Lockdown meant restricted access to healthcare services, and eyecare was no exception. When Covid rules were relaxed for the first time, high-street ophthalmic opticians witnessed a rush of people wanting sight tests. But not everyone is diligent when it comes to their vision, even if they are having problems or experiencing headaches or eye strain. Home working and extra ‘screen time’ has meant our eyes have had to work harder. What if this extra pressure means that I now need glasses for the first time or if my current prescription needs to be changed?
Aside from eyestrain and headaches, having a regular sight test with an ophthalmologist could reveal other important things about your health. Common problems that eye examinations can detect include; diabetes, high blood pressure, high cholesterol, rheumatoid arthritis and other autoimmune diseases, and certain types of cancer. A professional sight test will also help detect certain eye conditions such as cataracts, glaucoma, and age-related macular degeneration, which could lead to sight loss.
It’s easy to take our eyes for granted as we spend more time in front of screens and on various electronic devices. Exposure to the sun and tiredness through working longer hours will all put more strain on our eyes.
But a sight test is not just about major health problems, rather it’s about maintaining positive health through preventative care, and having regular check-ups. Having the right prescription lenses can make screen work easier, and enhance your leisure time by using your prescription for your sunglasses and sports eyewear.
So, with all that in mind, when should you go for an eye check-up?
The NHS recommends that adults have a test every two years. However, if you know that something has changed, for instance, if your reading or driving experience has changed, then definitely have one sooner. Your eyes degenerate over time. So even if you have glasses or contact lenses, you should monitor changes to your sight and arrange an eye test if you’re concerned.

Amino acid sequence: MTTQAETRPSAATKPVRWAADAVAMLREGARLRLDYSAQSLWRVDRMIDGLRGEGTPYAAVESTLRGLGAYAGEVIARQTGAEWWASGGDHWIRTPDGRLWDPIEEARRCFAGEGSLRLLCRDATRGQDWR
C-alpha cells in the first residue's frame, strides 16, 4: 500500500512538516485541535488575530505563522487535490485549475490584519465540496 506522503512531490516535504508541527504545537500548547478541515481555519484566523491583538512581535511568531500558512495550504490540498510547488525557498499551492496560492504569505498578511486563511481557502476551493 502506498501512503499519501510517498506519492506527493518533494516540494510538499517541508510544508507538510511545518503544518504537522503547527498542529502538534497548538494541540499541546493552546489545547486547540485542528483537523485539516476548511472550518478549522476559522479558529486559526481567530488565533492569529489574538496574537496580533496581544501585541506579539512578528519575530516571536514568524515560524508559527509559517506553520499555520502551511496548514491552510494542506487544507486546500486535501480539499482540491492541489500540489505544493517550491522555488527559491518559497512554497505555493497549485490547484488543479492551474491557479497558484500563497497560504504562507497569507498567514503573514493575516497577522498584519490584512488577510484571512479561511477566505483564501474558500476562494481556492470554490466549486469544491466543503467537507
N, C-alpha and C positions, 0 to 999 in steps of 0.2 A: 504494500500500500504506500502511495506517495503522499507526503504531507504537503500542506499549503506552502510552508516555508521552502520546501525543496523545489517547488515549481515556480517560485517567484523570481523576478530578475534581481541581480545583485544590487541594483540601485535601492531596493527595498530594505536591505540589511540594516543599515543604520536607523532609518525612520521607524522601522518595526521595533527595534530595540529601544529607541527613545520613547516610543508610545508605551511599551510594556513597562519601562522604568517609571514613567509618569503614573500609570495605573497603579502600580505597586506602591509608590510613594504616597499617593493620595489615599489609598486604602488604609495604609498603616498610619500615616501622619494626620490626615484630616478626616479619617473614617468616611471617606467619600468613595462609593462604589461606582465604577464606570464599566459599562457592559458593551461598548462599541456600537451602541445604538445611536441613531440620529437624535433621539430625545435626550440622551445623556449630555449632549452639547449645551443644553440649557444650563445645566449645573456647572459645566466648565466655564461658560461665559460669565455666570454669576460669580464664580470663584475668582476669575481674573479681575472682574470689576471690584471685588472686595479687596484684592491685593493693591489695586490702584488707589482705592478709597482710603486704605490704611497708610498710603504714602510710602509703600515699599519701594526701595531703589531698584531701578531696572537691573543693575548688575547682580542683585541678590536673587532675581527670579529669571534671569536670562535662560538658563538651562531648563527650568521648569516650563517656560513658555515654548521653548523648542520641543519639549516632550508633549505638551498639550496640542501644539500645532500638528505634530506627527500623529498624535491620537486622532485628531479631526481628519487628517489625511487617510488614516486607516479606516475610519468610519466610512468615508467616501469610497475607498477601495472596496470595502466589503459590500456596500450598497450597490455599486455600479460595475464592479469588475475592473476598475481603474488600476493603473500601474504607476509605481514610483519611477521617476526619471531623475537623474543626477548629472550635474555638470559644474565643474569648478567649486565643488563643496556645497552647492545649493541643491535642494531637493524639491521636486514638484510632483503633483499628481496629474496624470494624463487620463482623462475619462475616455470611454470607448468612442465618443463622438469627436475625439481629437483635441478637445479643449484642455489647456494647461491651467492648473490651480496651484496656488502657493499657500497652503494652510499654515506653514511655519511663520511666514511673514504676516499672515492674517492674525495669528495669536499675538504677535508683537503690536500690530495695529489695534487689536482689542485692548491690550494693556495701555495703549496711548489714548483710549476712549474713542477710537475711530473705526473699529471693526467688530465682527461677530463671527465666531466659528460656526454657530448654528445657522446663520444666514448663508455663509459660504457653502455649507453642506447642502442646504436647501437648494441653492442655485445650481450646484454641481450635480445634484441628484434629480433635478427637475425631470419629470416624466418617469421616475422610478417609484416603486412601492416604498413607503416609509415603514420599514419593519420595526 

Many of us work in an office or spend lots of time using a computer and after four-plus hours staring at a screen, our eyes can start to feel tired or strained. We might get itching or a dry sensation in the eyes, even headaches and difficulty focusing. It’s good to have a strategy to try and manage these issues, including frequent pauses, looking away from the screen, and making sure you are using lighting appropriately – e.g., no glare or reflection from the screen.
Your ophthalmologist will discuss all these issues with you.
There are two other important aspects of good eyecare – make sure you have the right spectacle frame; one that works correctly with your prescription. You also want to be happy with your glasses from a fashion or cosmetic point of view. Good quality, well-fitting frames are important, and an anti-reflection coating will improve your appearance and your vision.
Having your vision corrected can improve the quality of day-to-day life, so make sure you have your eyes tested regularly, and we can do the rest.
Once you have your prescription, come and see us, or simply bring your current prescription to us. We will advise you on both frames and lenses – for work, sport, or leisure. We will even be happy to give your current specs an MOT and clean, free of charge!